If additional work comes up that is outside the scope of work in the original contract, this must be in writing as well. Don’t simply have a verbal agreement regarding any changes you or the contractor makes. If construction is underway and something unforeseen comes up that changes the original work, have communication about it, specifically: how much will that cost? why was it an unforeseen and how much time will that add to the job? Don’t sign the change order until you’re clear about the details.

Check Insurance & License

Do the research when it comes to the contractor you choose. Your state probably has a website for checking these items.

Written Record

Keep a folder for all paperwork pertaining to the remodel so you can refer to it if necessary if there are any questions. For larger jobs, keep notes of conversations you've had with contractors over challenges, changes, etc. This may seem like a lot of work but having a thorough written record of day-to-day events can make a big difference in helping you win any dispute, which might possibly come up.

Stay tuned for more in my upcoming book: Remodel 411 – The Relationship of Remodeling.

Reva Kussmaul
CEO – Eye For Detail Inc.

Saturday, May 22, 2010

Are you a "good" client or a "bad" client?

I put the words good and bad in quotations because, as I've as I’ve discussed before, this is not about being right or wrong - yet these are words we definitely understand. We hear so much about a bad contractor, a nightmare remodel, yet we've all grown up with the quote "the customer is always right."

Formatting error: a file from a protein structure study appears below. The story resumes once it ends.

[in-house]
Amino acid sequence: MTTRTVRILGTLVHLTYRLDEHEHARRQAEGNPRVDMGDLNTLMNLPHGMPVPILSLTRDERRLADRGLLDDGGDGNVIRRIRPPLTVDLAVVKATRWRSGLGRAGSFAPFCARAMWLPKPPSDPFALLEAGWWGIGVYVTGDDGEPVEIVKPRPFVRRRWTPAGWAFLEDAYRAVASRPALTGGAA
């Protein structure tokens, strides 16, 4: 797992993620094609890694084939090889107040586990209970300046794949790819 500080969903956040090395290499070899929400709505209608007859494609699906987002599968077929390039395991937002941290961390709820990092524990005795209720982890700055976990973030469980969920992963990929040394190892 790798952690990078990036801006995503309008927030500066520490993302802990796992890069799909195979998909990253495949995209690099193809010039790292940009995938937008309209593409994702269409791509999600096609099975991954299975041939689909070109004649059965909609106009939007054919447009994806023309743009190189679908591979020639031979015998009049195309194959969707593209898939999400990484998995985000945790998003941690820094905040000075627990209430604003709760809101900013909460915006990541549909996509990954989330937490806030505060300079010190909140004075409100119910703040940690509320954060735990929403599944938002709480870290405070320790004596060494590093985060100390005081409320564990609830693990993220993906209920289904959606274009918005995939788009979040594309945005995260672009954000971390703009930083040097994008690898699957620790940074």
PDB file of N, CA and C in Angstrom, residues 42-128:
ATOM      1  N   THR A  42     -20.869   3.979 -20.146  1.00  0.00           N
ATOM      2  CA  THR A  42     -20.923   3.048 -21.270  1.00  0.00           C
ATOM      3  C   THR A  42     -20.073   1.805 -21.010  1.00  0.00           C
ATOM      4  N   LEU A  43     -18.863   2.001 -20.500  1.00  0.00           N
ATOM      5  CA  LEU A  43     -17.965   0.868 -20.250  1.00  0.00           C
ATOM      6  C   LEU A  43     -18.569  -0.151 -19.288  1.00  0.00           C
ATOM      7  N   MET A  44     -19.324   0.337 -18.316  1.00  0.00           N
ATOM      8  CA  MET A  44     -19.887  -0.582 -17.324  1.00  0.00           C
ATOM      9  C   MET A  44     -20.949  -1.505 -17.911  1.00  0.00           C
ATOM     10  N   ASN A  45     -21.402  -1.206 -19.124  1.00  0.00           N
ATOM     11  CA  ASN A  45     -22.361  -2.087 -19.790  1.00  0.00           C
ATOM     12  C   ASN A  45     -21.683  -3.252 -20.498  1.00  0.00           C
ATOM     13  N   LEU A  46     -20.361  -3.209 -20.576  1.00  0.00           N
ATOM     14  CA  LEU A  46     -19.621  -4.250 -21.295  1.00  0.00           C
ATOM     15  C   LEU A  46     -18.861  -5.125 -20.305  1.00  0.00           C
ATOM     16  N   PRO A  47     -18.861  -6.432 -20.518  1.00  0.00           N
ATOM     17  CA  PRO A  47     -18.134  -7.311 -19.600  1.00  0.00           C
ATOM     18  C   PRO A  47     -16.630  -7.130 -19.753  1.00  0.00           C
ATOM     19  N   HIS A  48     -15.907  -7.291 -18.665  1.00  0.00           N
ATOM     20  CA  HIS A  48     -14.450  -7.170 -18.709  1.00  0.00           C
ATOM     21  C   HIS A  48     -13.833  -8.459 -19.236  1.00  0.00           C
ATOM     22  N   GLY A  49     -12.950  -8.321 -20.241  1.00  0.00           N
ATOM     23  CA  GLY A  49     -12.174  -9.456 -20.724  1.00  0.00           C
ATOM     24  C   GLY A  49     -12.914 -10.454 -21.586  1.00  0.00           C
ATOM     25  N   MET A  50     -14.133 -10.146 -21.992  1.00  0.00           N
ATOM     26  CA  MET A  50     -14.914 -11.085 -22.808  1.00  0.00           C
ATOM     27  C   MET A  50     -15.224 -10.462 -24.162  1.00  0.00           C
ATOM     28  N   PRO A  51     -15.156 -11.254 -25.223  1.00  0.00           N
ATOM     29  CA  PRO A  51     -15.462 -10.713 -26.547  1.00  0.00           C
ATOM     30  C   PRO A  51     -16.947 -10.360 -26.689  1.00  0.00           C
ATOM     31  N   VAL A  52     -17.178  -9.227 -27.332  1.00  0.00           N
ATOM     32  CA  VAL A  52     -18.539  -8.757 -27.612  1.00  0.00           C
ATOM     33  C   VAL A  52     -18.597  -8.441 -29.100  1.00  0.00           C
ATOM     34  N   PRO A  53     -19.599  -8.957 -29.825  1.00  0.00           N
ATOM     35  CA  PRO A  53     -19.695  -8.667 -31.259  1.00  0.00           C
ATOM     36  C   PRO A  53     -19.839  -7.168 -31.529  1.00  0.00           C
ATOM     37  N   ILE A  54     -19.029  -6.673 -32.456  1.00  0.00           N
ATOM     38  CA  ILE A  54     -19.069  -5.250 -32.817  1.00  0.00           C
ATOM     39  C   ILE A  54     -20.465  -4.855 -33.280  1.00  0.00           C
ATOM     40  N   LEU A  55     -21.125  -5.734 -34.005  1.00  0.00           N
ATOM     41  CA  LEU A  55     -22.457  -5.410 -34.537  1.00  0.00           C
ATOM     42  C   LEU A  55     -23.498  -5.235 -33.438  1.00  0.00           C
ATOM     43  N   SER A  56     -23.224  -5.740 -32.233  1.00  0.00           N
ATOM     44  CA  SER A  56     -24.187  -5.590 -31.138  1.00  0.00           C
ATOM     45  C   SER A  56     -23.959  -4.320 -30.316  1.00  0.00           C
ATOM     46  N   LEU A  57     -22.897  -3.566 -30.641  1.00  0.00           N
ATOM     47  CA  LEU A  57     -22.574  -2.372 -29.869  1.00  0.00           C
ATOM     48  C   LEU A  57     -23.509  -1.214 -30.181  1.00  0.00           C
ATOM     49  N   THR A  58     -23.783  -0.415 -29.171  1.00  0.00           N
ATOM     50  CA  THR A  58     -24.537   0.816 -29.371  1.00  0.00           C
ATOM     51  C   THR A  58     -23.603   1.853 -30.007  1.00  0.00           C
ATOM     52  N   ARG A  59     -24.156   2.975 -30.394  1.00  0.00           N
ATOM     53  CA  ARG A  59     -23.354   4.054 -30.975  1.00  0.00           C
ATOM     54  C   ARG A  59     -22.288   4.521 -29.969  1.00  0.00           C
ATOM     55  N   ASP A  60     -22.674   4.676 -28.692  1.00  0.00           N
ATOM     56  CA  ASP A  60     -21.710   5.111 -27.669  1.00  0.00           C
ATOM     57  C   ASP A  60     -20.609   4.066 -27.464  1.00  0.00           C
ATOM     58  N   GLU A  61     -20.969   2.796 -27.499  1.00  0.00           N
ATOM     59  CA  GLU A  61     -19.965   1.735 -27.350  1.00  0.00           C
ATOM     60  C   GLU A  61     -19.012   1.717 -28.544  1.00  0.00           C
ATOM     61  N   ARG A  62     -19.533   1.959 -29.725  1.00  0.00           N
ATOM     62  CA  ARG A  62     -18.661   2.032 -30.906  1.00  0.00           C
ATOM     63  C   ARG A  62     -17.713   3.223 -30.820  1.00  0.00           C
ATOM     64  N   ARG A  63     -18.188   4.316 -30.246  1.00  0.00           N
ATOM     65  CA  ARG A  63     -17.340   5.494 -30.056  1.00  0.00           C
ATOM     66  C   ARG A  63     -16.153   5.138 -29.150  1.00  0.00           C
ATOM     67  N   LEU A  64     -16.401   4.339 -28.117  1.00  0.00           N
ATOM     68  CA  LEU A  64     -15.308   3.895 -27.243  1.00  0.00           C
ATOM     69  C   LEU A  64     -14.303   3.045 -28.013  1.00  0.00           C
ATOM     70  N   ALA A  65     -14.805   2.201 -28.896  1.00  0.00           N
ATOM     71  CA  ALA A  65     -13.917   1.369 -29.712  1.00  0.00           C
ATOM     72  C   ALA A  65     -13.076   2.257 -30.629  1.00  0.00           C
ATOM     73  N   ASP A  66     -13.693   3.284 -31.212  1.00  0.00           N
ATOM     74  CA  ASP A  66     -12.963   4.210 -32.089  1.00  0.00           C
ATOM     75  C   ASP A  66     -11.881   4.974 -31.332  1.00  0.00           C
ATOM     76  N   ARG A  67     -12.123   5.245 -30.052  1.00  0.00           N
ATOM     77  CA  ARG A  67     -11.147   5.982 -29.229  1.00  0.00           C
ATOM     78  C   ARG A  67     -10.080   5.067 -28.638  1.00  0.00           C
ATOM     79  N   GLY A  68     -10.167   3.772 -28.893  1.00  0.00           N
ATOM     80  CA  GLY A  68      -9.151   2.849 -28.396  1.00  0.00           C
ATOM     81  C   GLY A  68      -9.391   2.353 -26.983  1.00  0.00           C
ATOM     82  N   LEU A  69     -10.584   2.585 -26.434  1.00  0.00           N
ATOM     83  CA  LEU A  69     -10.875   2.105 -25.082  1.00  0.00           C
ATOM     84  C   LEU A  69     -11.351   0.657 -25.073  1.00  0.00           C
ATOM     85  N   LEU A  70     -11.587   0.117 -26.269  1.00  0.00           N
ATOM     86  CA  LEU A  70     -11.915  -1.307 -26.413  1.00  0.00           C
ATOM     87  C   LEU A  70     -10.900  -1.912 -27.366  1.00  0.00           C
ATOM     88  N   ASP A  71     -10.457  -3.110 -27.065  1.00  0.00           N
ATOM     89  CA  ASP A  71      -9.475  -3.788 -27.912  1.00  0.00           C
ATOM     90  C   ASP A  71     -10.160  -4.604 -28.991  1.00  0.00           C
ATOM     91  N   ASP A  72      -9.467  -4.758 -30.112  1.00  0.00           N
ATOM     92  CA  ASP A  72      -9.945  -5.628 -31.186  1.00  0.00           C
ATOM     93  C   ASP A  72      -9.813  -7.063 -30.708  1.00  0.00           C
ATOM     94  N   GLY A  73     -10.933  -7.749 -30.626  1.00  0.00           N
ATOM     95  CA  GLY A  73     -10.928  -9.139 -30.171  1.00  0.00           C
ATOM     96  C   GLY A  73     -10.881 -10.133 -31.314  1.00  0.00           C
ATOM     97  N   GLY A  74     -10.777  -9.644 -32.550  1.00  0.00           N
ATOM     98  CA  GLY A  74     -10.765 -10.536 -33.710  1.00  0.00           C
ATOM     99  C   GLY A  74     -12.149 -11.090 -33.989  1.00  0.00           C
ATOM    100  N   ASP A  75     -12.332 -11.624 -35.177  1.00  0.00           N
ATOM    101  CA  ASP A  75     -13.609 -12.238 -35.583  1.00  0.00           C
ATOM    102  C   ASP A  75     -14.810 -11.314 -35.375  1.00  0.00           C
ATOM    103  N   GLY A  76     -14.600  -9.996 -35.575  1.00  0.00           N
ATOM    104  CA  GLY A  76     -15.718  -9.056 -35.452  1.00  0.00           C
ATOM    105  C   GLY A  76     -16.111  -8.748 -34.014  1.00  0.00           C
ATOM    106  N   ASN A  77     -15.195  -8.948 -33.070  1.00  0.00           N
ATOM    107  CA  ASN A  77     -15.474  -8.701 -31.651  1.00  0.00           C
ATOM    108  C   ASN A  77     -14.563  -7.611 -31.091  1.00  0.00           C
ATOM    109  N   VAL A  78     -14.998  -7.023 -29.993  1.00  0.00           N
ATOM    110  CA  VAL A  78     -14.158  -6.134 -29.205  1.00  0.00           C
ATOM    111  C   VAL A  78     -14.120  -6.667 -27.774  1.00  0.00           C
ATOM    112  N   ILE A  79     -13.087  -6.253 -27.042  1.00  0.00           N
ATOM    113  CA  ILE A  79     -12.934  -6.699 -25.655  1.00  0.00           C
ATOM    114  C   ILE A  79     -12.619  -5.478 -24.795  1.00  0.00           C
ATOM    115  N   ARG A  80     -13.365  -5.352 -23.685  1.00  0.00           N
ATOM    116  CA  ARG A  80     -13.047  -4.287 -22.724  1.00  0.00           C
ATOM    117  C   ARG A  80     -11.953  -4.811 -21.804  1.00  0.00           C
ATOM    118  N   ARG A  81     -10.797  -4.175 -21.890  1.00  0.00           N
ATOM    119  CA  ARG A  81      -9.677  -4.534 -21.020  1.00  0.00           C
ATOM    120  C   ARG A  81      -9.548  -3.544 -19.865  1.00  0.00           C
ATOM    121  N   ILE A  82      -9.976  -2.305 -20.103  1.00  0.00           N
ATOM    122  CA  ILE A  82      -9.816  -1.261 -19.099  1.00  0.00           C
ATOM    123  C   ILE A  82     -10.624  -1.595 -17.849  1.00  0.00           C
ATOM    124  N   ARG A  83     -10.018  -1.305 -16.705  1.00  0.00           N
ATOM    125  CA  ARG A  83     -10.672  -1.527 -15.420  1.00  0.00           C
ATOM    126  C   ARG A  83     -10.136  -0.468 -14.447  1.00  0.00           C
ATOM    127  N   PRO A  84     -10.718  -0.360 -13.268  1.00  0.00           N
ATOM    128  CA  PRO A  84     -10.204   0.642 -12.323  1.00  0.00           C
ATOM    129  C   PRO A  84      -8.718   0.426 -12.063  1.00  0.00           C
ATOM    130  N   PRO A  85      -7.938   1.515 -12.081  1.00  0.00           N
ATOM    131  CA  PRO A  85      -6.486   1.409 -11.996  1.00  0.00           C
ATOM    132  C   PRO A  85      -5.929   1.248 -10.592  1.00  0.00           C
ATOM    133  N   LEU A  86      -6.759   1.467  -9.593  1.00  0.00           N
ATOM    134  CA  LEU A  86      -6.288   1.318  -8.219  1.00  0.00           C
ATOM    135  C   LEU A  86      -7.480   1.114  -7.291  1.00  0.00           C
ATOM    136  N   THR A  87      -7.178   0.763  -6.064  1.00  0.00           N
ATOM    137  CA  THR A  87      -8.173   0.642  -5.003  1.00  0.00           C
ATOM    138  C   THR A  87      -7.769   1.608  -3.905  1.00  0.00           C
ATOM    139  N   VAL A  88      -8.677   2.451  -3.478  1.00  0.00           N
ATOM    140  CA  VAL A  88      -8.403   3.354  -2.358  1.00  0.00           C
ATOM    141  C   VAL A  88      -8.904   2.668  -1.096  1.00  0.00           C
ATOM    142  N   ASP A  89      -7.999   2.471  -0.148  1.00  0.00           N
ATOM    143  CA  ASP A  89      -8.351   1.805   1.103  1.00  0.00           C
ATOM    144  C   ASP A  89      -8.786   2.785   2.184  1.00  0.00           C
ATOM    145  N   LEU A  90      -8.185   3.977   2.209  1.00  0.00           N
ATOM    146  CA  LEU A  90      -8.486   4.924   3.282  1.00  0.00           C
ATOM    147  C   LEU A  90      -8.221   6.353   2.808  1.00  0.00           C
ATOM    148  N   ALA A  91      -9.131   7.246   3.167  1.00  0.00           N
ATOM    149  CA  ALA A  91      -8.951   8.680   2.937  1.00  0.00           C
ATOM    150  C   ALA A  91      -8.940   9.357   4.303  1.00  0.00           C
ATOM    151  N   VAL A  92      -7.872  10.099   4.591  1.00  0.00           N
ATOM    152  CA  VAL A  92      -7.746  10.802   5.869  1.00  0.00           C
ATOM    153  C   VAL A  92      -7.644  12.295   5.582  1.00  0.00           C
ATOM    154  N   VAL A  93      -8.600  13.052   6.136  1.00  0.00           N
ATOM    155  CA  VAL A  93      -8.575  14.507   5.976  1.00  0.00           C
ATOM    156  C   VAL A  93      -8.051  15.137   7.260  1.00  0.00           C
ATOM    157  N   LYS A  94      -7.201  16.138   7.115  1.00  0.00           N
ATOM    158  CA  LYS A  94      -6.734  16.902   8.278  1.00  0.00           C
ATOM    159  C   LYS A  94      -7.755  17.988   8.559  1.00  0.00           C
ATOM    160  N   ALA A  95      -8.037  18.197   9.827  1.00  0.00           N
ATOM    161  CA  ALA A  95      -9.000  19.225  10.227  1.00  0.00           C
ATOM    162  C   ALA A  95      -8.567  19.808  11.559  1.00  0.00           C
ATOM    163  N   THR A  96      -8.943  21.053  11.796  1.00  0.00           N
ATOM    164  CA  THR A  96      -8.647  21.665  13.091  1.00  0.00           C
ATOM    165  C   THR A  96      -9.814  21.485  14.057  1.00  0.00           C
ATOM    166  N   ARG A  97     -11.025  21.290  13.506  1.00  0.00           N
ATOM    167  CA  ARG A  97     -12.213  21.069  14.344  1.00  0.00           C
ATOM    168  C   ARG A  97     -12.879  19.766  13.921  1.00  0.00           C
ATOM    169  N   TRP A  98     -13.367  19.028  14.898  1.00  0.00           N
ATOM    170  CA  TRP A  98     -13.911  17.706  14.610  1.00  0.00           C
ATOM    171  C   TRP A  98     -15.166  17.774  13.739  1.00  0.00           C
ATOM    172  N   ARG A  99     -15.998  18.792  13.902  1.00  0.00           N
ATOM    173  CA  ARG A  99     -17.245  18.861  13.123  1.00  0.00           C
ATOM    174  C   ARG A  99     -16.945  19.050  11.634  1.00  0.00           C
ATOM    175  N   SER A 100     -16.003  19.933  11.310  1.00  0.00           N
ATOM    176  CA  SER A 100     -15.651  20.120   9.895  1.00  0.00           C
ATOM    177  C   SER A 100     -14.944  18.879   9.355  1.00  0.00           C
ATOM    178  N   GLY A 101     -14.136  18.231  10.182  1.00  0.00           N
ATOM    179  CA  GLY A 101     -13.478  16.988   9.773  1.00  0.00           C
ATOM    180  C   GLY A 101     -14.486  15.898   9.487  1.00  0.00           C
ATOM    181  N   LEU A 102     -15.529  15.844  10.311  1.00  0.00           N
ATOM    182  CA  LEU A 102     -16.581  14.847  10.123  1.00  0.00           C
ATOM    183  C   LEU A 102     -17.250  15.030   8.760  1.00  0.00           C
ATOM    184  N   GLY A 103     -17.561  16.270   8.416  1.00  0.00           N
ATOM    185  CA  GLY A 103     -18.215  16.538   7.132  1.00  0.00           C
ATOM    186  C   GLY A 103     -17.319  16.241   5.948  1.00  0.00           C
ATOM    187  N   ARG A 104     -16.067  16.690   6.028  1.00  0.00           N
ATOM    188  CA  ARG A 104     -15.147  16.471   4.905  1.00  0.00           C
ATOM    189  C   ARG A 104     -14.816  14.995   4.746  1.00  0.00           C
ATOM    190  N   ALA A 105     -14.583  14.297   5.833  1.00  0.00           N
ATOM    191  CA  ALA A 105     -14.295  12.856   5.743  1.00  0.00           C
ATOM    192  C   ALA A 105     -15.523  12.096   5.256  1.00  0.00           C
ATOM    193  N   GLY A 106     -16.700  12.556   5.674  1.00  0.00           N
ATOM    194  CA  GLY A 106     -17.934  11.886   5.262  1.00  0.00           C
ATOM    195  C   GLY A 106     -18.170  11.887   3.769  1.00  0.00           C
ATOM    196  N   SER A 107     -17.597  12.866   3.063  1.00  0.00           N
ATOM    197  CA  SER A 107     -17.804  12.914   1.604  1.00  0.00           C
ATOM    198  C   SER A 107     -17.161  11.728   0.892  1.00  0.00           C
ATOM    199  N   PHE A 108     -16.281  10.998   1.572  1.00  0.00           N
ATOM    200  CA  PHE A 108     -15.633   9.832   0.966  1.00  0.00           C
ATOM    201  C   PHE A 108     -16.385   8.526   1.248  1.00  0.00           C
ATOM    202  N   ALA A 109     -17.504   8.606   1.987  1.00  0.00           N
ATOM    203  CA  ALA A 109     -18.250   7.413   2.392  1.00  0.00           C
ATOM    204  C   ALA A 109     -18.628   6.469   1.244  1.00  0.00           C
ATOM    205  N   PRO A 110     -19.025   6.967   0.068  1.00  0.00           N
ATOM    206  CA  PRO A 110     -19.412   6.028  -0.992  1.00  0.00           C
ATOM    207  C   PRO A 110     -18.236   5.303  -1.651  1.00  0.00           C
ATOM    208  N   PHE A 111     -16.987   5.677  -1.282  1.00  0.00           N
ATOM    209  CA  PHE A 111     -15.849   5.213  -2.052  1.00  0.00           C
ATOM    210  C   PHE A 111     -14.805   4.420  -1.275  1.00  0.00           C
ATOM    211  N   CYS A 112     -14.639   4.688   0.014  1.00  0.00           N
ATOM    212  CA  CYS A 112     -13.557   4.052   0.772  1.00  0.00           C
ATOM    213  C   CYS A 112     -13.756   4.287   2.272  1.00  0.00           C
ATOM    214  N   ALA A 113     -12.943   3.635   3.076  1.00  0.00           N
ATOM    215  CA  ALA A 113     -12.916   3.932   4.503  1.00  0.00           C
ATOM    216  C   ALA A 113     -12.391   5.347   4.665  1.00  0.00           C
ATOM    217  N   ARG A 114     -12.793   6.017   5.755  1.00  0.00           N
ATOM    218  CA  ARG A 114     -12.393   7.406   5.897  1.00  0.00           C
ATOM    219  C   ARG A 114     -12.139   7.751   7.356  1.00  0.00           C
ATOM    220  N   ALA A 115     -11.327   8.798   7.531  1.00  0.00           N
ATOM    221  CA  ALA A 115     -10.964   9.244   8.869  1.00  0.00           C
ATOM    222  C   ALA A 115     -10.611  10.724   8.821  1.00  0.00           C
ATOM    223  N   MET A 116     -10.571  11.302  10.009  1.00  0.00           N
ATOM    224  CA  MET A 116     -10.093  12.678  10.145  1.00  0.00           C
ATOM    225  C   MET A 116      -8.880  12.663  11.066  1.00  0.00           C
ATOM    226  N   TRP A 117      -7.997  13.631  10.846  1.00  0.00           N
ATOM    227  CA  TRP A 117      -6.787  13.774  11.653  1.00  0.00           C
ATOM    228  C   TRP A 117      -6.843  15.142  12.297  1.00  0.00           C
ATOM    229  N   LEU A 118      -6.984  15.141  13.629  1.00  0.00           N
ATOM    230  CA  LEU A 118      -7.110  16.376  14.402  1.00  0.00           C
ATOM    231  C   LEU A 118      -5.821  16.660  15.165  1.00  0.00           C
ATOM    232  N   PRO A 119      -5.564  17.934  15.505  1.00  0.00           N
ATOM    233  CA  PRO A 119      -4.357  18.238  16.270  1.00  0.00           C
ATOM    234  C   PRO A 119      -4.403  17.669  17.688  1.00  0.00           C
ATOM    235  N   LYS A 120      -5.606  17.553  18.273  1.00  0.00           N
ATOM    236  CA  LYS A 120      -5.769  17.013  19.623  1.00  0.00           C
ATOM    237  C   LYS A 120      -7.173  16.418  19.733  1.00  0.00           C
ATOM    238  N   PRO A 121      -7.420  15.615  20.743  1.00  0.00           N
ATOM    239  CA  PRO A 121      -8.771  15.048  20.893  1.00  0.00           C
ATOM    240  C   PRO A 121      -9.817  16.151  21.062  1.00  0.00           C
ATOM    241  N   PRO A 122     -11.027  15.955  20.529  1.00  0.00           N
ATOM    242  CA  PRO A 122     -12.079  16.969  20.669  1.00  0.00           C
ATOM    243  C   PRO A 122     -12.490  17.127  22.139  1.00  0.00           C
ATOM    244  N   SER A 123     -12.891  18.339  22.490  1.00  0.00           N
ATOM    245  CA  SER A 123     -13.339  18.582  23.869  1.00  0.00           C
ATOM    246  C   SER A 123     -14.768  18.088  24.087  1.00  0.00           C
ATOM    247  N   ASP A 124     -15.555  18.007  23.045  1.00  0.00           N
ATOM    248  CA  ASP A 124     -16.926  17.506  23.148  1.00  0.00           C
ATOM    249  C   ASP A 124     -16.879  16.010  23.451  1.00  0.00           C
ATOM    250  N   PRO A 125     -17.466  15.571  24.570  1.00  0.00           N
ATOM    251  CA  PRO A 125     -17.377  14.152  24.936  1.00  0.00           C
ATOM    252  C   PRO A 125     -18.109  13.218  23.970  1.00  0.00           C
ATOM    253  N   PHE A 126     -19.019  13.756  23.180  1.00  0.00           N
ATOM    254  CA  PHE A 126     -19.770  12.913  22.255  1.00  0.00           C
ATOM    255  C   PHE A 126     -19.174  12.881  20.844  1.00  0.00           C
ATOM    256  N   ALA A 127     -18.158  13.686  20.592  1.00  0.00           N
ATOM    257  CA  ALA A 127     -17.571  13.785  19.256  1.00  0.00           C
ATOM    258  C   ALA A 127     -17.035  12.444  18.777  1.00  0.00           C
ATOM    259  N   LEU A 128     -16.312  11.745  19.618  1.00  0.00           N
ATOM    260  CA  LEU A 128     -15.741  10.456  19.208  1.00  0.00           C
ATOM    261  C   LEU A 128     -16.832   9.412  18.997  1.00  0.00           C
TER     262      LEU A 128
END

So I want to address the clients as the remodeling relationship progresses, who they are and what they bring to the table.

One of my previous articles was about a client who wants to help in order to save money. I've talked about how this doesn't save them money because, for myself as a contractor when I enter into a remodel, I have my whole crew and I am the project manager. So I don't need anyone, especially the client, doing their own demo, going to the paint store or going to the hardware store. In fact, this may even increase the cost because, if they get the wrong paint and I have to go to the paint store, I have to pay my crew that extra time. It wasn't any fault of mine or the crew’s that the job was delayed.

If the homeowner goes to the store to buy, let's say crown molding, and they don't get enough, then my crew chief has to go to the store to buy exactly the amount that was needed. If, let's say, the store was out of that particular crown molding and we had to get another type or wait for the same crown molding to come in, then more money is being spent because the crown molding the client purchased can't be used. The client may end up having to pay for the downtime if there's nothing else on the job that can be done while waiting for the new order, thereby causing the crew to be delayed.

I want to talk a little bit about referring and how a client who has been happy with the results refers a construction company.